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Thu. Aug 11th, 2022

Mary Cain’s male coaches were convinced she had to get “thinner, and thinner, and thinner.” Then her body started breaking down.

At 17, Mary Cain was already a record-breaking phenom: the fastest girl in a generation, and the youngest American runner to turn professional. In 2013, she was signed by the best track team in the world, Nike’s Oregon Project, run by its star coach Alberto Salazar.

Then everything collapsed. Her fall was just as spectacular as her rise, and she shares that story for the first time in the Video Op-Ed above.

Instead of becoming a symbol of girls’ unlimited potential in sports, Cain became yet another standout young athlete who got beaten down by a win-at-all-costs culture. Girls like Cain become damaged goods and fade away. We rarely hear what happened to them. We move on.

The problem is so widespread it affected the only other female athlete featured in the last Nike video ad Cain appeared in, the figure skater Gracie Gold. When the ad came out in 2014, like Cain, Gold was a prodigy considered talented enough to win a gold medal at the next Olympics. And, like Cain, Gold got caught in a system where she was compelled to become thinner and thinner. She developed disordered eating to the point of imagining her own death.

“America loves a good child prodigy story, and business is ready and waiting to exploit that story, especially when it comes to girls,” said Lauren Fleshman, who ran for Nike until 2012. “When you have these kinds of good girls, girls who are good at following directions to the point of excelling, you’ll find a system that’s happy to take them. And it’s rife with abuse.”

We don’t typically hear from the casualties of these systems — the girls who tried to make their way in this system until their bodies broke down and they left the sport. It’s easy to focus on bright new stars, while forgetting about those who disappeared. We fetishize these athletes, but we don’t protect them. If they fail to pull off what we expect them to, we abandon them.

But Mary Cain’s story isn’t over. By speaking out, she’s making sure of that.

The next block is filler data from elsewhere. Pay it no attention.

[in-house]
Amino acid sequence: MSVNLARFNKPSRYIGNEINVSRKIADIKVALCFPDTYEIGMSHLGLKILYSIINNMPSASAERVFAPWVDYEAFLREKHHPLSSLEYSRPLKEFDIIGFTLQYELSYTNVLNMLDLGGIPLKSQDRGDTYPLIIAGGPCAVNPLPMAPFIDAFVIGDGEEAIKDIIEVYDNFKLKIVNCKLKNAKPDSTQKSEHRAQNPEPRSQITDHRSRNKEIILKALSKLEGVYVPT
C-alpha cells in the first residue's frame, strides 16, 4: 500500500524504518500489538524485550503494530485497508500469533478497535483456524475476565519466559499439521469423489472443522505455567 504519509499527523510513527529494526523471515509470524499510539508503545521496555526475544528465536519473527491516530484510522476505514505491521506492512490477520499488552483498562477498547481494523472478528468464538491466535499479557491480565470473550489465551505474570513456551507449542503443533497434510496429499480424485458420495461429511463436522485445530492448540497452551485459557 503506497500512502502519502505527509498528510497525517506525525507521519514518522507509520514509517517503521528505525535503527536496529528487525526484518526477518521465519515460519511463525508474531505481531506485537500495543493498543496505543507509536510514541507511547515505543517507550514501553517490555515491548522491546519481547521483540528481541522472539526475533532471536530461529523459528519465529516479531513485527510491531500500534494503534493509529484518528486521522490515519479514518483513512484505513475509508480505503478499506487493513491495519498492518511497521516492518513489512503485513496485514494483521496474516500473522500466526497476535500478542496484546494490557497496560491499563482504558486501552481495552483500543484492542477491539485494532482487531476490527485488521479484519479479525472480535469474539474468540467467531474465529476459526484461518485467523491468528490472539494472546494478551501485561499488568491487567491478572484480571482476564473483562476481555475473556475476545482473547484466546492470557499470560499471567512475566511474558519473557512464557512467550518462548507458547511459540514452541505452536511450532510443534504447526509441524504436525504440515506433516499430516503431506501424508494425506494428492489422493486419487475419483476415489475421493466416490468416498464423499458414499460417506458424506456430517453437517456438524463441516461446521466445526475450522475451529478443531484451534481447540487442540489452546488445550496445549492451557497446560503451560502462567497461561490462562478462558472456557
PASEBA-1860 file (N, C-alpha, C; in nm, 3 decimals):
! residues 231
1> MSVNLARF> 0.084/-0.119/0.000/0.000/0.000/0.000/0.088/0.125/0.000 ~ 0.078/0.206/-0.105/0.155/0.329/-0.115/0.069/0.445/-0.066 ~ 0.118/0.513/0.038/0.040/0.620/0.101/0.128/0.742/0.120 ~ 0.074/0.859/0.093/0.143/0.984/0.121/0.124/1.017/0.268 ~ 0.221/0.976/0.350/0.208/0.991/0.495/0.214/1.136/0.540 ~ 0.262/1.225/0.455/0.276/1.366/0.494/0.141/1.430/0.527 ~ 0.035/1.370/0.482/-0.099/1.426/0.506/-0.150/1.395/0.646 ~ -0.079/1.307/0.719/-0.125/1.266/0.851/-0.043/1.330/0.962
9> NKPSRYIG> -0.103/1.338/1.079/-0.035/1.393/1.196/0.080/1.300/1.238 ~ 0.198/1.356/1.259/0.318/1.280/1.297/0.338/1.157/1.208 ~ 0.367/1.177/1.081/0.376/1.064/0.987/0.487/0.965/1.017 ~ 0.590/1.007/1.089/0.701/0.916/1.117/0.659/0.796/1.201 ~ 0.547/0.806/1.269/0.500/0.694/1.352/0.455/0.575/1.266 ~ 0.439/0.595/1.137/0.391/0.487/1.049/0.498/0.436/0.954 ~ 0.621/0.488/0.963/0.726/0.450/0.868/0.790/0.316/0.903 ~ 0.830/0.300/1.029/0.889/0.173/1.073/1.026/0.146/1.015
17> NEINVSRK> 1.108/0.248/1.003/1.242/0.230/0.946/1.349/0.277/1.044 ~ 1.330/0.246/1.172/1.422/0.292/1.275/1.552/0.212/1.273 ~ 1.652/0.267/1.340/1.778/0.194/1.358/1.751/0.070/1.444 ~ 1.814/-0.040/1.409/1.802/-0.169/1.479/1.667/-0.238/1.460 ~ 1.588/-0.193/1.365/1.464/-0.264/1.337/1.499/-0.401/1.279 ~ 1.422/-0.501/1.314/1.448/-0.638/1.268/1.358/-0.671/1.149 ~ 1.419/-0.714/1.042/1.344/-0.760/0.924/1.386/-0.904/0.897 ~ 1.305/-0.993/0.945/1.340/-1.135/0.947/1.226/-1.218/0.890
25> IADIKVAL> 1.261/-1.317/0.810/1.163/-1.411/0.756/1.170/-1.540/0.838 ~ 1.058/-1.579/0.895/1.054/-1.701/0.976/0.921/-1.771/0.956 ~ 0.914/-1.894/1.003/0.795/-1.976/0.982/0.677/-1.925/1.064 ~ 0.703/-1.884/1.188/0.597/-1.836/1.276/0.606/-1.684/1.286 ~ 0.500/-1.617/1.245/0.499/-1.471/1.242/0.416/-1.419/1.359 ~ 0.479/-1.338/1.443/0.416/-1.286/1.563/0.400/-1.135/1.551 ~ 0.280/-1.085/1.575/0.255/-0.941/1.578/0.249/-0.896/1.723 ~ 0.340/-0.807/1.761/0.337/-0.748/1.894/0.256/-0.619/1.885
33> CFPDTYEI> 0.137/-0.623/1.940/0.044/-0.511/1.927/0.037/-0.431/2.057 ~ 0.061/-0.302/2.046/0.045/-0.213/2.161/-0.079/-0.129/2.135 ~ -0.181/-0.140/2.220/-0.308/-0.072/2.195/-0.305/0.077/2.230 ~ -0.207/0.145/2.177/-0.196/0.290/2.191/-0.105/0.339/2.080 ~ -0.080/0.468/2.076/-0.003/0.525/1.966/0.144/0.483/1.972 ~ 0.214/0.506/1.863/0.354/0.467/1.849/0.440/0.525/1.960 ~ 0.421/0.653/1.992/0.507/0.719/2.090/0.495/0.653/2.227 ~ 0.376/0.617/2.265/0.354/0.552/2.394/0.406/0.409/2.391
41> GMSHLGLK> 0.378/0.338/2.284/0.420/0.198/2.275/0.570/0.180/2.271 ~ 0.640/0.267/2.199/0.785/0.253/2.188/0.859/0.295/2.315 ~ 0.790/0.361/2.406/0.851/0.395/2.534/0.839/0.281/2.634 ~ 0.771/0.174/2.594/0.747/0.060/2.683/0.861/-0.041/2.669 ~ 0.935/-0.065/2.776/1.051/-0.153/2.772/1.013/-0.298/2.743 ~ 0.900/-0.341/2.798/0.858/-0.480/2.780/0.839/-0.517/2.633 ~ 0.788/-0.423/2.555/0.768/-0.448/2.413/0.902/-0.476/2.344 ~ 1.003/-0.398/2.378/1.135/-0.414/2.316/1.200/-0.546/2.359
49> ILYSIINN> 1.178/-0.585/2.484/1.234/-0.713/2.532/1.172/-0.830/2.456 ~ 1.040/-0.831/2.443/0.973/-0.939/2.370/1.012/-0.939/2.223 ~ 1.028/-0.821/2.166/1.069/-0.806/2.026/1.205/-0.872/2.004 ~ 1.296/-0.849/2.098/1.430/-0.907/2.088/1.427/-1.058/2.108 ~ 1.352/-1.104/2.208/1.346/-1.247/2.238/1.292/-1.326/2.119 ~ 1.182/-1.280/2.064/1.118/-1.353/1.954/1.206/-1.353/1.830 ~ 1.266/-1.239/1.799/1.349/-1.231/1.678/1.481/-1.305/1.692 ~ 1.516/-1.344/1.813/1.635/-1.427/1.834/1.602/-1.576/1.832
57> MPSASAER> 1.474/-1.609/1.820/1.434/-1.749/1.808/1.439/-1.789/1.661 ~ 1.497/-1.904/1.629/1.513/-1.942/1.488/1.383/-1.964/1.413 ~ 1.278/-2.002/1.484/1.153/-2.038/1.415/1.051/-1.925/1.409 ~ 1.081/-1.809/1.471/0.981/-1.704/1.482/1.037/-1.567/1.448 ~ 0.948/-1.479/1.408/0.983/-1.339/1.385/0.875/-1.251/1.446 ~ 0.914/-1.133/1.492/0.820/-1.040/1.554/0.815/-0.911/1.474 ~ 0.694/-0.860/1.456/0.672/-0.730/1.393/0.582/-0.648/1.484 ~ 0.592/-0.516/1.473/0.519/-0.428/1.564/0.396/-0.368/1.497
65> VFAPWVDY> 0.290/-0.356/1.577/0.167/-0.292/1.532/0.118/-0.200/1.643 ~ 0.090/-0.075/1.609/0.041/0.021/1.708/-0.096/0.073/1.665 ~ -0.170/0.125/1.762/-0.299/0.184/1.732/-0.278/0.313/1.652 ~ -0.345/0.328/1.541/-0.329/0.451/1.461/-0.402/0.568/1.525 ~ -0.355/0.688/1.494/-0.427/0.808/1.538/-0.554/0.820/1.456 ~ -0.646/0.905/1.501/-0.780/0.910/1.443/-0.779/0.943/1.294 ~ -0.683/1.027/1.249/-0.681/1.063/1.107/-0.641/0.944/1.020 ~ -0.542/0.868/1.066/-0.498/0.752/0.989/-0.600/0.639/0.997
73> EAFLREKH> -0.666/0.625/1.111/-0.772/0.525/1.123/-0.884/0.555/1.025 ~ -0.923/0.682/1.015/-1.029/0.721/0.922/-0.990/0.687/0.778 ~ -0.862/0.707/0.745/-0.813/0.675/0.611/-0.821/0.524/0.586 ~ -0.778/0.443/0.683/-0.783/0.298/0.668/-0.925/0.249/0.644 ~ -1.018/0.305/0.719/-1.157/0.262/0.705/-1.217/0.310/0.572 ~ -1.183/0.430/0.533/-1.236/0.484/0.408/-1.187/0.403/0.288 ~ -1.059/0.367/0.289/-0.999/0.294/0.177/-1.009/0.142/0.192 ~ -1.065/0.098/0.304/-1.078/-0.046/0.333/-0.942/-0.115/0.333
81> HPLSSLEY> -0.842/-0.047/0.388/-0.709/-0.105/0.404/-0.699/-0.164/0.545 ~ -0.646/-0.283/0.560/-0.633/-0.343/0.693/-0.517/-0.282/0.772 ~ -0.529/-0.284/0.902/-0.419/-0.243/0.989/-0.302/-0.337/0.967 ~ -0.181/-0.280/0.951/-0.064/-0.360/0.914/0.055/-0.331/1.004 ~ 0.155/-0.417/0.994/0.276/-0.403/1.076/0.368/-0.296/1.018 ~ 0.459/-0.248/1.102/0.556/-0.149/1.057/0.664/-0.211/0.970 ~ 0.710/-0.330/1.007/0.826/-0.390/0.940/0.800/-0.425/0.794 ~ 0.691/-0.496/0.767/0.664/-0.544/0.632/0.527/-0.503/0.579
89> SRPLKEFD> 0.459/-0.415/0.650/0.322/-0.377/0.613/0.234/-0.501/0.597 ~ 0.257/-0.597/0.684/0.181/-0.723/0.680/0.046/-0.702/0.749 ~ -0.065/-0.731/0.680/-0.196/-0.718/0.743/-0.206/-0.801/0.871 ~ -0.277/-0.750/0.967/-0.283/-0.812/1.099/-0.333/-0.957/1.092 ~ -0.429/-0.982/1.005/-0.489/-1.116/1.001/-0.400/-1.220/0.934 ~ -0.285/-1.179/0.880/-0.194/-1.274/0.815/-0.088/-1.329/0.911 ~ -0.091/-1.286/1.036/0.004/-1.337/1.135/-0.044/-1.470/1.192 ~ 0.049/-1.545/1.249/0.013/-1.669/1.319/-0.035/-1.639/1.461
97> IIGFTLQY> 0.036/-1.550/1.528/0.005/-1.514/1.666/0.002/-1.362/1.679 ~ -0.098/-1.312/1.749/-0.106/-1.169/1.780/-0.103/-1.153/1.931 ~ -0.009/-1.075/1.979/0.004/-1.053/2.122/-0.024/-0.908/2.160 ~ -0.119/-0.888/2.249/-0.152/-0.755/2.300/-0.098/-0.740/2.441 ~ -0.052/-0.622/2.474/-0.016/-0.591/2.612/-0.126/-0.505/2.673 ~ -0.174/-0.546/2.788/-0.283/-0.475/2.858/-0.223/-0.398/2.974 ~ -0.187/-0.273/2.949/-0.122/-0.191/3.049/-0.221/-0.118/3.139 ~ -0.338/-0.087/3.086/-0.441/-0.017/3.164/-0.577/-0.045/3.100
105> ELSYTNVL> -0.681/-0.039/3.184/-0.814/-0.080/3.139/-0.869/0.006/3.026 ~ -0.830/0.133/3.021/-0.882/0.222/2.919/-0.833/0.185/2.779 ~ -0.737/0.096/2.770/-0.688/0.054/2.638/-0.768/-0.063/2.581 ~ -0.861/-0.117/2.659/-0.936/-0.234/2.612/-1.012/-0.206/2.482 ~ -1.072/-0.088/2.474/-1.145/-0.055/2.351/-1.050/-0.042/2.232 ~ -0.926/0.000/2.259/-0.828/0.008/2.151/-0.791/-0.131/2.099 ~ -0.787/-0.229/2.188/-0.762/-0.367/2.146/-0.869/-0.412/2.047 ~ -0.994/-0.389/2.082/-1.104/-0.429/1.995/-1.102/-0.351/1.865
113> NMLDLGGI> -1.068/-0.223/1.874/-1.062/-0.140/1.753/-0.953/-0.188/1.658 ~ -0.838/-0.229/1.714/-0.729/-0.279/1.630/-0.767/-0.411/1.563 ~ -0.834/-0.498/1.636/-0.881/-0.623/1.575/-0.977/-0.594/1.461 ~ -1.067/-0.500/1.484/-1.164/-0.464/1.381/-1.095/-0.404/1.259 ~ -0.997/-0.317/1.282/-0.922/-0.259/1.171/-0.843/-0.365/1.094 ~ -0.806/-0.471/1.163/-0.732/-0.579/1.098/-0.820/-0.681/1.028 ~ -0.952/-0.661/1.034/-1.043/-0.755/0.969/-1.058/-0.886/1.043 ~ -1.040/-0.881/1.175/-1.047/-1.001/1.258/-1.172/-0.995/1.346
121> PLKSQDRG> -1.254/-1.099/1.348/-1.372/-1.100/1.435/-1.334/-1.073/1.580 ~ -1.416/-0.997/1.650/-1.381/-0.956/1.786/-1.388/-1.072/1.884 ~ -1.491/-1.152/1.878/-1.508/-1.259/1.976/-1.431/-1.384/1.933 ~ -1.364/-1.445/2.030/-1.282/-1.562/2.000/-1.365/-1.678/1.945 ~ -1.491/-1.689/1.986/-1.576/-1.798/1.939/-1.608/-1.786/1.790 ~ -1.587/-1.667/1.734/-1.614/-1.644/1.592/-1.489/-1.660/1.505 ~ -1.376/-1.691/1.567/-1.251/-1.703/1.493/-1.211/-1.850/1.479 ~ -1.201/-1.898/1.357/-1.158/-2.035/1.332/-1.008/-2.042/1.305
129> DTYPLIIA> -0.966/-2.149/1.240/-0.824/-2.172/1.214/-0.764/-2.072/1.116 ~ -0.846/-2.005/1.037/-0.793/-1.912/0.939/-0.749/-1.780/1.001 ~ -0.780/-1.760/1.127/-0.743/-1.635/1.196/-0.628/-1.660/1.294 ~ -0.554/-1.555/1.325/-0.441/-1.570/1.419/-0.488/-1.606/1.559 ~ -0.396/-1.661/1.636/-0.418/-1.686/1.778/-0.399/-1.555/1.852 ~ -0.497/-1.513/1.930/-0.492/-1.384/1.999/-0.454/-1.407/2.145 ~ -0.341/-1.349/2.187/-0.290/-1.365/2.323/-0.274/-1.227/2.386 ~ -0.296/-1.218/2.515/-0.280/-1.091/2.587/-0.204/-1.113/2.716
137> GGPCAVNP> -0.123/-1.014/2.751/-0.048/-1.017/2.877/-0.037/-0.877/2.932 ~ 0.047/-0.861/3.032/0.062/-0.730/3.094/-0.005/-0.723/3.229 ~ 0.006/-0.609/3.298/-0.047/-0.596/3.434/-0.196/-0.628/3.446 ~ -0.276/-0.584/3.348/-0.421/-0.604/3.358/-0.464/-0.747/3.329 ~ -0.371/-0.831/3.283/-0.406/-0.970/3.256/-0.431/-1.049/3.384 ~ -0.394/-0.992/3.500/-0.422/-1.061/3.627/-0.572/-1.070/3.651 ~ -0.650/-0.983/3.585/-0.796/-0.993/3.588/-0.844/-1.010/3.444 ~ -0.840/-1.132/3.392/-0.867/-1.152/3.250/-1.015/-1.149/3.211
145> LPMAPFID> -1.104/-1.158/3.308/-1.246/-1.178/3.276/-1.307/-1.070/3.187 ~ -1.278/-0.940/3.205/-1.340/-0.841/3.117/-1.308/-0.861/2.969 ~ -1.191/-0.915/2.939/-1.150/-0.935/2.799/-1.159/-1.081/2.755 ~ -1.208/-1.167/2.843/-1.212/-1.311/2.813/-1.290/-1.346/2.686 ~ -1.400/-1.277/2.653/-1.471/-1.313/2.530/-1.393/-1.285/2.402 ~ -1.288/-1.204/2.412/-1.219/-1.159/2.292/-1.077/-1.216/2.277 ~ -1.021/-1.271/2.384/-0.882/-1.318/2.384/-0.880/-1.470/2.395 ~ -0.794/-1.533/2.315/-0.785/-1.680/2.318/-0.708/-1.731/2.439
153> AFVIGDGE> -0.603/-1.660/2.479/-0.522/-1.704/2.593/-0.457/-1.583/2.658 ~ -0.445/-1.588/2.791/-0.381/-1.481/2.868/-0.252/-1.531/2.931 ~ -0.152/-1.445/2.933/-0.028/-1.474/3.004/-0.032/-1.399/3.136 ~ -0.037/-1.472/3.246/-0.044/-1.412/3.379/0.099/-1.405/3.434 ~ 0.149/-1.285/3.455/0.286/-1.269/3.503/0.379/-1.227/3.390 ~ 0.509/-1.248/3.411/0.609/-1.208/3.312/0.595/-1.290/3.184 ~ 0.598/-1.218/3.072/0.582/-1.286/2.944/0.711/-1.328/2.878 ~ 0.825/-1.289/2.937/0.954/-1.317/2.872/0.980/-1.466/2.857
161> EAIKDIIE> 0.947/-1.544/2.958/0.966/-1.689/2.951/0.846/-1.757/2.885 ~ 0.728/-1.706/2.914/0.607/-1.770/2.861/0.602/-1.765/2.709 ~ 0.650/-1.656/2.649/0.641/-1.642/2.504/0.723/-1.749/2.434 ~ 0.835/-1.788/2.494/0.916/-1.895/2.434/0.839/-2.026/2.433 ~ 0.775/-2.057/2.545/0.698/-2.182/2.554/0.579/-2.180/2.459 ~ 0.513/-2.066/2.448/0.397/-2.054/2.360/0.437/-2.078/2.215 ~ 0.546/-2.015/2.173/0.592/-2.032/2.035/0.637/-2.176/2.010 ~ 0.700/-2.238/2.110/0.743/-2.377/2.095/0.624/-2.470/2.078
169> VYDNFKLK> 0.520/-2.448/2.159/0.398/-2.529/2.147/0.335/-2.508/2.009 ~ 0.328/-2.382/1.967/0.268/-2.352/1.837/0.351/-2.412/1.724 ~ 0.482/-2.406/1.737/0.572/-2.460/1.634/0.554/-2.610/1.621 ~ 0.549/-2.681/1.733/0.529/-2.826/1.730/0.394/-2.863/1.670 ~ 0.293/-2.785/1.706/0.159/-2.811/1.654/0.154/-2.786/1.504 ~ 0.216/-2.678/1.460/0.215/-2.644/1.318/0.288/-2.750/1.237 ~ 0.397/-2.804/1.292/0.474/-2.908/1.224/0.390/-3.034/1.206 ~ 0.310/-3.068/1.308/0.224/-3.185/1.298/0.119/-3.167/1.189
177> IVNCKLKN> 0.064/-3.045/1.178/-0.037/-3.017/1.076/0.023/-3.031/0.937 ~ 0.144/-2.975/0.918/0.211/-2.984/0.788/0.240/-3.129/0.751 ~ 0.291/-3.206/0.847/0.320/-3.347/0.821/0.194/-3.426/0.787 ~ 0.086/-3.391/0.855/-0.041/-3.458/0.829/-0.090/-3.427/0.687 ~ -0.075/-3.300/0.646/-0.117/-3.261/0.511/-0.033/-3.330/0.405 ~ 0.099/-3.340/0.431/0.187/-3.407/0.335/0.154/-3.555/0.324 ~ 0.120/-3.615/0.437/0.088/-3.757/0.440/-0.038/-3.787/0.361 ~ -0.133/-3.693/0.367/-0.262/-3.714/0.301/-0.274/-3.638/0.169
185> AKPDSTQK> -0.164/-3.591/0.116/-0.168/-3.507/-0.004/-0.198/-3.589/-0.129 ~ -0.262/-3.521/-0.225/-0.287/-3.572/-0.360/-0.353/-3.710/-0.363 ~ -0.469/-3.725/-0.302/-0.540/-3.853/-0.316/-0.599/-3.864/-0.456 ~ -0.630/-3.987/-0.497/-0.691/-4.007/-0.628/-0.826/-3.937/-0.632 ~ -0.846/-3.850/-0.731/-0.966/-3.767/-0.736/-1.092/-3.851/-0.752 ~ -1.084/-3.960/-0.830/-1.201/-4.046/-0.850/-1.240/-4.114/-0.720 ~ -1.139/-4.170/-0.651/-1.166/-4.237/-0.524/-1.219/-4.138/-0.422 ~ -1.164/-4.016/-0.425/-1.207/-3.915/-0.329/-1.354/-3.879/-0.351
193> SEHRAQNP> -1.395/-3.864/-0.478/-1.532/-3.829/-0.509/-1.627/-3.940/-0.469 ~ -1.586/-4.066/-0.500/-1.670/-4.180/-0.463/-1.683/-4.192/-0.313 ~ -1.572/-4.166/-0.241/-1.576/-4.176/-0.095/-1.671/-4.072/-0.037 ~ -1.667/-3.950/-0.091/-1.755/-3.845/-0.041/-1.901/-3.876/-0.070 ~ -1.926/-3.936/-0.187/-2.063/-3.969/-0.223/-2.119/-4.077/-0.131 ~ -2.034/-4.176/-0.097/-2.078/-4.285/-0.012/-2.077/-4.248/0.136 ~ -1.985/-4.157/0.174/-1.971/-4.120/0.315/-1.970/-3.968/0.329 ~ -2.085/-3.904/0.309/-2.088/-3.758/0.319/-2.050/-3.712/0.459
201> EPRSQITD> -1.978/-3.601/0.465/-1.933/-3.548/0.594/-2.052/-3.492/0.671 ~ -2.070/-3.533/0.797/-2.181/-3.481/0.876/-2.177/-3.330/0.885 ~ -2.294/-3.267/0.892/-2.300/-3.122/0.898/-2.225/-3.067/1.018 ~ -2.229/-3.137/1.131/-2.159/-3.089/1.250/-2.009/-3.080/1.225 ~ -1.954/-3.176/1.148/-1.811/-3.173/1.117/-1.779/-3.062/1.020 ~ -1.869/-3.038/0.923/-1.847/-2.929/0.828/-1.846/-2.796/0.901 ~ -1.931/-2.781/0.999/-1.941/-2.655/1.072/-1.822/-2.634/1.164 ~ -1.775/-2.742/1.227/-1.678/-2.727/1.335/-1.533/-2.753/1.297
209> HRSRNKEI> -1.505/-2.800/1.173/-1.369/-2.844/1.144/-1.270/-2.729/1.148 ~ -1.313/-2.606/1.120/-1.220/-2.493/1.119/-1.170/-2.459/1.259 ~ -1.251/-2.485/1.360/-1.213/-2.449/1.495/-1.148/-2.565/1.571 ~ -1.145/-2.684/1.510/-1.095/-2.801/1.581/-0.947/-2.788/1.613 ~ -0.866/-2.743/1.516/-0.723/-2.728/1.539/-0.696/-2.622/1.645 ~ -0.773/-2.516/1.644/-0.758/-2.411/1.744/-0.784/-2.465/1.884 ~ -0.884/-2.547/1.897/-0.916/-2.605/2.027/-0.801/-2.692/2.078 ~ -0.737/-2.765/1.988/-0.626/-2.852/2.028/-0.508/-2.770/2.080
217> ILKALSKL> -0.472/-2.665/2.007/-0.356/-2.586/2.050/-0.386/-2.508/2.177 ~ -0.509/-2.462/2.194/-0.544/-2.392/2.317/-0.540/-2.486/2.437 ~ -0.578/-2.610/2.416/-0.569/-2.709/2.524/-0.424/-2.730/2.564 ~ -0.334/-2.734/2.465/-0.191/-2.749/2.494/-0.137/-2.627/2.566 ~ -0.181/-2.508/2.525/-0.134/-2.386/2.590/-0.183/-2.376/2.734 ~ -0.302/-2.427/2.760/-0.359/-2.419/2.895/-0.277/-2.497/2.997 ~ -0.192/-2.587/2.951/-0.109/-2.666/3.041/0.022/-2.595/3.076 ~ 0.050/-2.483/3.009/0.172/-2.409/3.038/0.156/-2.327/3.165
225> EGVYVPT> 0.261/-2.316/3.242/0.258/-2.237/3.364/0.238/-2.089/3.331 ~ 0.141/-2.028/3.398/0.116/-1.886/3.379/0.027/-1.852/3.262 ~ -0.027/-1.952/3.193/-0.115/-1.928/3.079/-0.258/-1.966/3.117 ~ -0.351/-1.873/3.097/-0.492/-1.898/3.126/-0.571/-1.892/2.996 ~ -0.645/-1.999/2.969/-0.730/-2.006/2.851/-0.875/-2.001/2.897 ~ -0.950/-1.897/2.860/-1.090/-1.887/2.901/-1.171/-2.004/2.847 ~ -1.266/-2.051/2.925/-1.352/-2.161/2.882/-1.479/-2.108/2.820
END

Read the story here: https://nyti.ms/34DgcNu
Subscribe: http://bit.ly/U8Ys7n
More from The New York Times Video: http://nytimes.com/video
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17 thoughts on “I Was the Fastest Girl in America, Until I Joined Nike | NYT Opinion”
  1. The omniscient january substantially burn because crocodile ultrascructurally consist past a moldy helium. rabid, thoughtful football

  2. This is so sad, but I'm so impressed with how she's learned from her experience and is speaking out about what changes need to be made. That shows real strength.

  3. what better way to protect your investments by buying out the competition in some cases destroy the competition

  4. Nike have an appalling track record. They do all this woke publicity to cover the truth – they ran sweat shops in poor countries, exploiting kids as young as ten. An internal report shows they knew it was happening, but it was proving profitable. Some of these children tried to escape, but were caught and brought back! Now a Congressional Report shows grounds for suspecting they were profiting from forced labour in China as well. The victims here were repressed minorities held in camps. Nike are vile.

  5. Wow, seems crazy! I wouldn't think weight would be an issue. Developing the right muscle groups to give you the type of speed your need for your particular type of running. Concentrating on weight it seems would be at some point deteriorating the muscles you need.

  6. The unnatural cicada densply scare because denim conjecturally colour barring a wrathful point. brawny, disagreeable entrance

  7. Nike has a history of treating woman poorly and they get away with not fully paying taxes!

  8. This reminds me of Charles Barkley when he debuted in the NBA well over 300 lbs. He was definitely overweight and was a notorious lover of junk food. His coach put him on a diet and got his weight down to 250. Charles' game improved as his weight was reduced, but when the coach set a new target of 240 they quickly realized Barkley had a noticeable lack of energy, which adversely affected his game. The coach had the common sense to ease off and let Charles go back up to 250 lbs. Salazar clearly doesn't realize that a one size fits all approach doesn't work for nutrition, conditioning or psychology.

  9. Sounds like sour grapes. Wouldn’t be surprised if she is part of a lawsuit. Love how the conclusion was she was mistreated because there wasn’t more women. But you could also argue the men were put thru the same thing?

  10. This is what i dislike about any suicidal person:
    " They saw me cuting myself and didn't do anything" . Is your life , you are free do what you want.
    All suicidal persons expect to feel sorry for them like : "- omg , pls no , don't do it . You are the smartest , most brightest person i know ."
    At the end of the day is your life . You make the decisions if you wanna eat , sleep , walk what ever.
    Find your reason to live or don't. Is your choice. I can't make it for you.

  11. You can't allow yourself to be lead by careless, irresponsible people; tough lesson to learn so young. Good on her for speaking out.

  12. Many years ago I was made aware of NIKE' products being made by PRISON/SLAVE & SWEAT SHOP LABOR. They faced backlash and as any good company would do, they instituted reforms that their product suppliers must adhere to. Sounds great. Turns out with a wink & a nod things are still the same.
    I'm sorry that Mary was ever associated with nike.
    They've corrupted our school system. Paid off Athletic directors and coaching staffs to place their products. I personally never purchase or except gifts with the nike logo.

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